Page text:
Boeing showed off the latest version of the world’s largest twin-engine jet at the Farnborough Airshow in the UK, with a spectacular flight demonstration of a 777X.
Videos posted on social media and by Boeing itself show the 70-meter-long 777-9 (one of two variants of the 777X) hovering in the sky at a nearly vertical angle before quickly leveling off.
The 777-9 presented at the airshow is an experimental version of the aircraft, which should be put into commercial service from 2025. The passenger versions of the aircraft have ranges of 16,170 km for the -8 and 13 500 kilometers for the -9. The -8’s range approximates the distance required to fly Qantas’ planned non-stop “Project Sunrise” routes from the east coast of Australia to London and New York. While the 777-8 might be able to reach these routes with some modification, Qantas has already confirmed plans to go with rival Airbus’ A350-1000.
The 777X promises 10% lower emissions and fuel consumption than its competitors, as well as a wider and more comfortable cabin. The long-delayed plane currently has 376 orders from airlines around the world, with launch customer Qatar Airways indicating at the start of the airshow that it would increase its current order of 74 jets.
The air show, which alternates with Paris, is the first at Farnborough since 2019, and rising defense spending will be at the center of the war in Ukraine.
As the event opened, Boeing, under pressure to catch up on rival Airbus, set an upbeat tone on demand for planes despite a faltering global economy.
“I think we’ll see the glory of the good old days — and more,” chief executive Dave Calhoun told CNBC, adding that he’s been watching the economy closely. “At the moment, I’m taking advantage of the strong demand we’re seeing.”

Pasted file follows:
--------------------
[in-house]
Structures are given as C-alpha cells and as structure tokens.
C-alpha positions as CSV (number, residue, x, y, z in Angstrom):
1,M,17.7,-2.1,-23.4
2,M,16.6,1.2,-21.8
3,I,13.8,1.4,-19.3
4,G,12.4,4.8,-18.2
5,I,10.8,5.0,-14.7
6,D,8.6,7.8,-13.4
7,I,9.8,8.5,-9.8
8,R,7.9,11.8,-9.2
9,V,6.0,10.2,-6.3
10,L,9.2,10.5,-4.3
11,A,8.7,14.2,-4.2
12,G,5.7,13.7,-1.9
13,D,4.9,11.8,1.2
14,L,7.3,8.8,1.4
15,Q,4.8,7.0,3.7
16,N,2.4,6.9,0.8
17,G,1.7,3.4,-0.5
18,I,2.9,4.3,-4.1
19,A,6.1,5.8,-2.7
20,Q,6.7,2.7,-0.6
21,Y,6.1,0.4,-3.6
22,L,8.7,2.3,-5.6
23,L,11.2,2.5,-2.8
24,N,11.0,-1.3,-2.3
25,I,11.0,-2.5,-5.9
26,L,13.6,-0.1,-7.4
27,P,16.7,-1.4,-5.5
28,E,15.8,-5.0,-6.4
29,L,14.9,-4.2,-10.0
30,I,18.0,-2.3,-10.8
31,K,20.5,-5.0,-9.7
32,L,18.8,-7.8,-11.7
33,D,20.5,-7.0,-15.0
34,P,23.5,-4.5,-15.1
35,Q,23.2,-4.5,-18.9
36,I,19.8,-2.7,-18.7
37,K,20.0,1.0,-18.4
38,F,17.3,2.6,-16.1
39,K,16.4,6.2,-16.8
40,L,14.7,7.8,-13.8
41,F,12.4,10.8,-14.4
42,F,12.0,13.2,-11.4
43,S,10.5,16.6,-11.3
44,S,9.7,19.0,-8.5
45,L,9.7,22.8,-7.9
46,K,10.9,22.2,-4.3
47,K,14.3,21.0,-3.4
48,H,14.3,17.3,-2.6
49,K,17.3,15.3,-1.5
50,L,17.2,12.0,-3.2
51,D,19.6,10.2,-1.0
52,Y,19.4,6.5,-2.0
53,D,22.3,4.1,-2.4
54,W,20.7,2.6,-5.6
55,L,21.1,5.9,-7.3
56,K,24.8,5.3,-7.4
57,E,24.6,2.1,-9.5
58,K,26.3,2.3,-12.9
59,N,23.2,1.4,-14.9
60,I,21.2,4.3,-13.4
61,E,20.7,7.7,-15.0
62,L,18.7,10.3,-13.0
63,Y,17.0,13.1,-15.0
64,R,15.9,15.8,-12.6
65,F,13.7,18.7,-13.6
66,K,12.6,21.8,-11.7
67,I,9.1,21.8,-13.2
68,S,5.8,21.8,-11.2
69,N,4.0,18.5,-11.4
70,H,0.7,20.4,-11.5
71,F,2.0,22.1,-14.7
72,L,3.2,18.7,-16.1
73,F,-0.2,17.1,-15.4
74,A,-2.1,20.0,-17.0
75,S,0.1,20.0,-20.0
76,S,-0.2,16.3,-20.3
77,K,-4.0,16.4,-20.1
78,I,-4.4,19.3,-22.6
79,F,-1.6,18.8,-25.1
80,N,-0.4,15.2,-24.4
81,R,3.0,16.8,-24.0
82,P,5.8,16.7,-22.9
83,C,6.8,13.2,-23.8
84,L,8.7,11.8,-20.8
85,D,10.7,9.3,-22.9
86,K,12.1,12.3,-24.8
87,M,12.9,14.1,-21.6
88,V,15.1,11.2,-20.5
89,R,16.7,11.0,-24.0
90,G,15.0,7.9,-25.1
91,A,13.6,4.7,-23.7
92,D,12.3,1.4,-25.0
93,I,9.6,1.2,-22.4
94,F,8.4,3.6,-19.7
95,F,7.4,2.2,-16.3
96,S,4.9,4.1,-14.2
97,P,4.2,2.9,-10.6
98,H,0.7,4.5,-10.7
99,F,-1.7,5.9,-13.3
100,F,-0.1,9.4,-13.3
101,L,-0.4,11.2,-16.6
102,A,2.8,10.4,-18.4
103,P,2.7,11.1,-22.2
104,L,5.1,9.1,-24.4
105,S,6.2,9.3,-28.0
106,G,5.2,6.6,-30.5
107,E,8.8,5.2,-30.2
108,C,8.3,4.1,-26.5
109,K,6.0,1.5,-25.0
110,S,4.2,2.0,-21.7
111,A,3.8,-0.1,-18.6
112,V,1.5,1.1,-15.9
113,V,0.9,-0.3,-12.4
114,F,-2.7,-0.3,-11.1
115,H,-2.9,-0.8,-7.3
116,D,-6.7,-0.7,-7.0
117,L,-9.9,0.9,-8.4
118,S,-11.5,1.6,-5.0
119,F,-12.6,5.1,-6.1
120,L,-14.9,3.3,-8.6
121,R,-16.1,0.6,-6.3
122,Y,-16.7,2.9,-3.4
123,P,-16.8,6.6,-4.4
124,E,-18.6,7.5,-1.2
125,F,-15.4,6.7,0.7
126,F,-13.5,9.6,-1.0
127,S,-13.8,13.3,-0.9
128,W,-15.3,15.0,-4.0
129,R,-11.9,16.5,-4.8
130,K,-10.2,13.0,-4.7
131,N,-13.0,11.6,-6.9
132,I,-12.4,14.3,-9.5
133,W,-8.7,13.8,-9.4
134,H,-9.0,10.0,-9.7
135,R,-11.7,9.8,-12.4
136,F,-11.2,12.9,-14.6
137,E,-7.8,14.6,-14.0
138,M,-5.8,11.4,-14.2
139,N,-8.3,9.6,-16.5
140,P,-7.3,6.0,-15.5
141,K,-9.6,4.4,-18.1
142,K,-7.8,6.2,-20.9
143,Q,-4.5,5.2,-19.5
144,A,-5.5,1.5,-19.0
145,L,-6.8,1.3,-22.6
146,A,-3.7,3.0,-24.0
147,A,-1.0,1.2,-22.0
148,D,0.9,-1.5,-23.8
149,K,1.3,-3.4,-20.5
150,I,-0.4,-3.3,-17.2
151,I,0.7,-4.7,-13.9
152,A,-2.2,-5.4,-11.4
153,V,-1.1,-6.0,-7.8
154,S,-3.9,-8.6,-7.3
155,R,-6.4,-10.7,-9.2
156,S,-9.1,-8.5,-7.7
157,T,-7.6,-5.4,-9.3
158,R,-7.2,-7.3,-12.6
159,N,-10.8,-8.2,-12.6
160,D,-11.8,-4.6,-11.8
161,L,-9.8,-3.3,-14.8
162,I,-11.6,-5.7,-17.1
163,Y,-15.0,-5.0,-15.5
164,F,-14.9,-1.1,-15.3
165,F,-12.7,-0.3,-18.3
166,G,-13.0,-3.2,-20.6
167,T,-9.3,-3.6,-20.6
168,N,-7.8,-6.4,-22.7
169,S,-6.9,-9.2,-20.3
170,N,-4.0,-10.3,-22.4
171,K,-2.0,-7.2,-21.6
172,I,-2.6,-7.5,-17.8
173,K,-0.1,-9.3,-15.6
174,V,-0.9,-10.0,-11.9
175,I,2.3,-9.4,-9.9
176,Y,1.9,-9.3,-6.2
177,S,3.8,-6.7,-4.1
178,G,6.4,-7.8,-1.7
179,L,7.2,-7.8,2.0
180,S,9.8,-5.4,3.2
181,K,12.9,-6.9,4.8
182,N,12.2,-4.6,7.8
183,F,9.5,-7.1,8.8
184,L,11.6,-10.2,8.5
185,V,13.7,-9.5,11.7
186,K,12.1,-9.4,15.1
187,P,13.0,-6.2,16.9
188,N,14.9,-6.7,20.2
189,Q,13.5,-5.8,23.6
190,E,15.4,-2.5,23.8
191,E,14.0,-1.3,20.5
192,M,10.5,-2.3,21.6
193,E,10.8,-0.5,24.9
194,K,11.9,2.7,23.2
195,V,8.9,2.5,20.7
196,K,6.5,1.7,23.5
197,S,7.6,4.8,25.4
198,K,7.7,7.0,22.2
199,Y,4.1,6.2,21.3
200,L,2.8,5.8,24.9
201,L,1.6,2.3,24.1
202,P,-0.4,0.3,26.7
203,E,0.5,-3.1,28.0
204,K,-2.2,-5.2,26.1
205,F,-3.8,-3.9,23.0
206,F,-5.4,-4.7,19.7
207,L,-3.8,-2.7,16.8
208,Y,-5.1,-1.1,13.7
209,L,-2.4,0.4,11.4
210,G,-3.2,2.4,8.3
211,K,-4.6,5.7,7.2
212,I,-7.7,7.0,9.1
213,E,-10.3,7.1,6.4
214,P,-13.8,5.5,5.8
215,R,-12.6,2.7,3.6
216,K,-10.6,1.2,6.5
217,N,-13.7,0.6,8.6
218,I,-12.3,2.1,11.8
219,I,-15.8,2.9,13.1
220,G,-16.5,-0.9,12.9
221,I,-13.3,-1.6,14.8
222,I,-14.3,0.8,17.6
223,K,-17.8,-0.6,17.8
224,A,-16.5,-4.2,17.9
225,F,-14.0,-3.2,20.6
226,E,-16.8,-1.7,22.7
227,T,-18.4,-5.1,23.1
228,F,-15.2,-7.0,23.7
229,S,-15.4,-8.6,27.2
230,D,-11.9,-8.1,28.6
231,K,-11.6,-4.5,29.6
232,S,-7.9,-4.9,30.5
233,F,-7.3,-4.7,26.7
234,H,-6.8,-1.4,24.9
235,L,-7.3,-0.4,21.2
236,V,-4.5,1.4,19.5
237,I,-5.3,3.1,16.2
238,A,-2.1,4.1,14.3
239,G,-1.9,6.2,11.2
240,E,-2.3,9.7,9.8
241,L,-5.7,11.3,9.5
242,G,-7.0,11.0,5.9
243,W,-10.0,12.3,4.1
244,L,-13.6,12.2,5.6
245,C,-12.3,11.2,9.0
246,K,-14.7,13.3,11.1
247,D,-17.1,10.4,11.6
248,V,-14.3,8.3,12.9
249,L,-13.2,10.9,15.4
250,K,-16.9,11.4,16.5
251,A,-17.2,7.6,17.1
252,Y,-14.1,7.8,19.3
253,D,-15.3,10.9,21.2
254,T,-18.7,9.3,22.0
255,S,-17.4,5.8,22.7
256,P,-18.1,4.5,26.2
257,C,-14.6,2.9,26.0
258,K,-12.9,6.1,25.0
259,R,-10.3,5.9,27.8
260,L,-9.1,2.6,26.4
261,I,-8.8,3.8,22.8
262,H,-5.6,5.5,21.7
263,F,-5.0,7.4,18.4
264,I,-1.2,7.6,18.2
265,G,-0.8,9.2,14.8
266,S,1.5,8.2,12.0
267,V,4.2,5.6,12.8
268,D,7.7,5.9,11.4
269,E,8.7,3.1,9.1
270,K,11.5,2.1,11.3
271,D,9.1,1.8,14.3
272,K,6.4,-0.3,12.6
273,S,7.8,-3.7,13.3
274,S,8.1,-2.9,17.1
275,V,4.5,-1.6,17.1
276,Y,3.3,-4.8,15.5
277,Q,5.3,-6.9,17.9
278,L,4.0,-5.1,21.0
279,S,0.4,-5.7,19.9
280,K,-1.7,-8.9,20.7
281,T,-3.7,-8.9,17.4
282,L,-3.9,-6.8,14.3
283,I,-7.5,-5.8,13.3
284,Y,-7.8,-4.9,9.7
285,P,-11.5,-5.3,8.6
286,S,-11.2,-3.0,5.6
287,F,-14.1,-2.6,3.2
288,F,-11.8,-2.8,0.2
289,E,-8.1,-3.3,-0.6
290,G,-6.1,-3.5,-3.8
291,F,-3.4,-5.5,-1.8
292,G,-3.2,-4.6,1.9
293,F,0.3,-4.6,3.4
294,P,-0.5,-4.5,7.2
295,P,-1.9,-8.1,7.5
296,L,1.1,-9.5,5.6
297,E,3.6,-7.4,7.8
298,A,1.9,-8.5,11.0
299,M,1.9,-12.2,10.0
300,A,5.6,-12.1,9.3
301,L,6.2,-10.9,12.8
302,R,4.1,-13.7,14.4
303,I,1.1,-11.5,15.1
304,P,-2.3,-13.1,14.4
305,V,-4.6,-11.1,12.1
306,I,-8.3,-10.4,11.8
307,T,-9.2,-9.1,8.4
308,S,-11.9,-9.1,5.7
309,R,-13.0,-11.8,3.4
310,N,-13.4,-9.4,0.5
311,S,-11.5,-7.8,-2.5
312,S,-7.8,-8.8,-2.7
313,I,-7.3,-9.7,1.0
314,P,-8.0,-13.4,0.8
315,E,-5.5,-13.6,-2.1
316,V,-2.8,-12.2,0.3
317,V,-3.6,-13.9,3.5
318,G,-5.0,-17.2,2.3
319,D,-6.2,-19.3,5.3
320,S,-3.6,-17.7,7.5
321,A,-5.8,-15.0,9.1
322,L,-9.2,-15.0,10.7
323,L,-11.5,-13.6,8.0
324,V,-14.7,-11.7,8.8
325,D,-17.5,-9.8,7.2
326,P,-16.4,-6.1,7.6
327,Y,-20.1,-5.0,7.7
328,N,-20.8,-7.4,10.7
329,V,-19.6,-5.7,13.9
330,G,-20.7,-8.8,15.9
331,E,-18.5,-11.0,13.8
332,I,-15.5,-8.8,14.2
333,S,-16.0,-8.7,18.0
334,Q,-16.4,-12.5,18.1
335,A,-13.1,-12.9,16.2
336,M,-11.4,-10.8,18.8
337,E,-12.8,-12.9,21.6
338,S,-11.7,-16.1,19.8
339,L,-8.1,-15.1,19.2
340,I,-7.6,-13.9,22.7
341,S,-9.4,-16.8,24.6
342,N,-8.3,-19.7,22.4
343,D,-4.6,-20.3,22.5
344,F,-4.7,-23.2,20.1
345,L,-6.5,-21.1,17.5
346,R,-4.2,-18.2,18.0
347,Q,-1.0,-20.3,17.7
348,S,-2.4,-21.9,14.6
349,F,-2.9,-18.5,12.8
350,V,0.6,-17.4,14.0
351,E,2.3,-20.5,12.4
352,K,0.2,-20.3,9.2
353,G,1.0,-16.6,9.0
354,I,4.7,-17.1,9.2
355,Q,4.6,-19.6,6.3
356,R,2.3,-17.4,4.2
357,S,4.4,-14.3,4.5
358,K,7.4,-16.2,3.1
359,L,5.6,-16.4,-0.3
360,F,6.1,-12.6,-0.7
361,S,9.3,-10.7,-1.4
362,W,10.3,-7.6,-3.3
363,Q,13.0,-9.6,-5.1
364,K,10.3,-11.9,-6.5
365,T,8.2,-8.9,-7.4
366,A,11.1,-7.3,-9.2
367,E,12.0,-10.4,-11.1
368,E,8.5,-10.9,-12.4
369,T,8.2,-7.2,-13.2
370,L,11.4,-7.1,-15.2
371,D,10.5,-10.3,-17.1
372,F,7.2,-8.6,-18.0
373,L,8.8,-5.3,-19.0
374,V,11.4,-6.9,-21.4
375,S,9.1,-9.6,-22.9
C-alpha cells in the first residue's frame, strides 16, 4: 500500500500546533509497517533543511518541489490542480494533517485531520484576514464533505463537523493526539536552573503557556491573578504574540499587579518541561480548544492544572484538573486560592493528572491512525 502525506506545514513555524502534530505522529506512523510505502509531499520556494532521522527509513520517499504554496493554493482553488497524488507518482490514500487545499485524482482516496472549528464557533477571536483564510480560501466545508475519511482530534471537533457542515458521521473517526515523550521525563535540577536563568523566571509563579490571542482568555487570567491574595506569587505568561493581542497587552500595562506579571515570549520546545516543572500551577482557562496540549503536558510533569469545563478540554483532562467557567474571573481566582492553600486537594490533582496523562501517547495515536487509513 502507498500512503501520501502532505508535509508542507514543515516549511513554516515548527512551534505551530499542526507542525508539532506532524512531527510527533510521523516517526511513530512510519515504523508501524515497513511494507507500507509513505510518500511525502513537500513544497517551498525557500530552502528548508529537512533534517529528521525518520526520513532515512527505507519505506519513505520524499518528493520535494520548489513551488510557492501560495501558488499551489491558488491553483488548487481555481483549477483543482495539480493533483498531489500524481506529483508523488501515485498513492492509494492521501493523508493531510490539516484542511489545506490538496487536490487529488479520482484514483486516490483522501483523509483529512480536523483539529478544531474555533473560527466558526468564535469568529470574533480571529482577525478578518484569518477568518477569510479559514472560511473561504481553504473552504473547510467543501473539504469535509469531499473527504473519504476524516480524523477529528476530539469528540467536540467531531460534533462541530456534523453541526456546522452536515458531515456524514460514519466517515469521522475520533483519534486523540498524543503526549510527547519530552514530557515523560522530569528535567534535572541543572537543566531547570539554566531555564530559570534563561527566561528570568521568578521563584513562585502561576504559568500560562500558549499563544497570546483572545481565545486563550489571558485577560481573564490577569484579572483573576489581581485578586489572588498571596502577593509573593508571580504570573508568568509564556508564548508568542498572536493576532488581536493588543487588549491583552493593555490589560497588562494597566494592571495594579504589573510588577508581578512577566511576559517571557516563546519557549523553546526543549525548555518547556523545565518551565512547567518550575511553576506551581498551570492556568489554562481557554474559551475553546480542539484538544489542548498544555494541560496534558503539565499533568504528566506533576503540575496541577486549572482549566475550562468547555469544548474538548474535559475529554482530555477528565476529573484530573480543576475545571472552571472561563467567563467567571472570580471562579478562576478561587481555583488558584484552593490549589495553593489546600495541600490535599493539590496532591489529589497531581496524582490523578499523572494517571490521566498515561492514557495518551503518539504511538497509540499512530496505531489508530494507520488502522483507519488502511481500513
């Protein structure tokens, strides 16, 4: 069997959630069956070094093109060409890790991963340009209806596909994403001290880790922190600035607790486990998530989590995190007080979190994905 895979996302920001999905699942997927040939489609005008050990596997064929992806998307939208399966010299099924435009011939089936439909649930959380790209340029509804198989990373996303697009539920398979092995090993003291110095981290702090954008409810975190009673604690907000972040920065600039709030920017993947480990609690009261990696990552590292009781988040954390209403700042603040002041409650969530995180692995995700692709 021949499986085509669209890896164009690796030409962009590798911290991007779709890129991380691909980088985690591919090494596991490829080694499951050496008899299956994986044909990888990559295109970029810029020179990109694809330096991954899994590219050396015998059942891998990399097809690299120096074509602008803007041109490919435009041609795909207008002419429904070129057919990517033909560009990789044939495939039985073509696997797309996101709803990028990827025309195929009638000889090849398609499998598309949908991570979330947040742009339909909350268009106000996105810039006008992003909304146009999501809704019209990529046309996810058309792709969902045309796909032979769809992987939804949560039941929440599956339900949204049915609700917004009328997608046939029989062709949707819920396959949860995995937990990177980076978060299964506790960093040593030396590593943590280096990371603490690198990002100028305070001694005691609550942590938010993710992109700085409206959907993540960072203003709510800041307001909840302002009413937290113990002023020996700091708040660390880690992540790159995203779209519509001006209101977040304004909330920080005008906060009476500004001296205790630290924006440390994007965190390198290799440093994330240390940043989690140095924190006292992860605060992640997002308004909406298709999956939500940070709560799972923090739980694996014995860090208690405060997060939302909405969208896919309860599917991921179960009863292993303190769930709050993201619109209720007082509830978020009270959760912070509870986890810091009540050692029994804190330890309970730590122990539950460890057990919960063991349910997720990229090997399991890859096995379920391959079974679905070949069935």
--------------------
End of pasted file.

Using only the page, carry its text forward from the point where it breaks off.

Boeing is seeking to shore up its struggling 737 MAX 10 and 777X jetliners with orders worth more than $15 billion at list prices from Delta Air Lines and Lufthansa.
Delta confirmed Monday that it will buy 100 737 MAX 10s, worth $13.5 billion at list price, and has an option to buy 30 more. Boeing shares rose 4% in premarket trading.
India’s Jet Airways is set to buy 50 A220s from Airbus, two people familiar with the matter said. The airline’s board of directors was due to meet on Monday to finalize the deal.
Demand for jets peaked in 2016 but remained buoyant until the pandemic crippled air travel. Now travel is bouncing back, passengers are facing long queues and some jets are back in demand.
But the large orders that dominated past events are rarer as airlines repair balance sheets weakened by COVID-19 travel restrictions.
Aerospace companies came under pressure from customers early in the show to stabilize fractured supply chains and fuel resurgent demand for jets, even as airlines and airports struggle to smooth their own operations after the pandemic.
Airbus Chief Executive Guillaume Faury told Flightglobal in an interview published on Monday that engine delays preventing rear aircraft deliveries would peak in the middle of the year.
But the head of the body representing global airlines, IATA director general Willie Walsh, said manufacturers had wasted opportunities to bolster assembly lines.
“Airlines are frustrated with aircraft delivery delays; they’re frustrated with issues like access to spare parts,” Walsh told Reuters.
“I think (manufacturers) should have taken better advantage of the lull in demand over the past two years to better prepare for this recovery.”
Industries around the world are facing gaps in supply chains and labor shortages. Even the Farnborough Airshow itself has struggled to recruit enough hospitality staff, insiders said.
Aviation is also under pressure to build greener planes and stop adding to what Johnson called “carbon tea” heating the planet. “We know we have to fix it. We know the clock is ticking,” he said.
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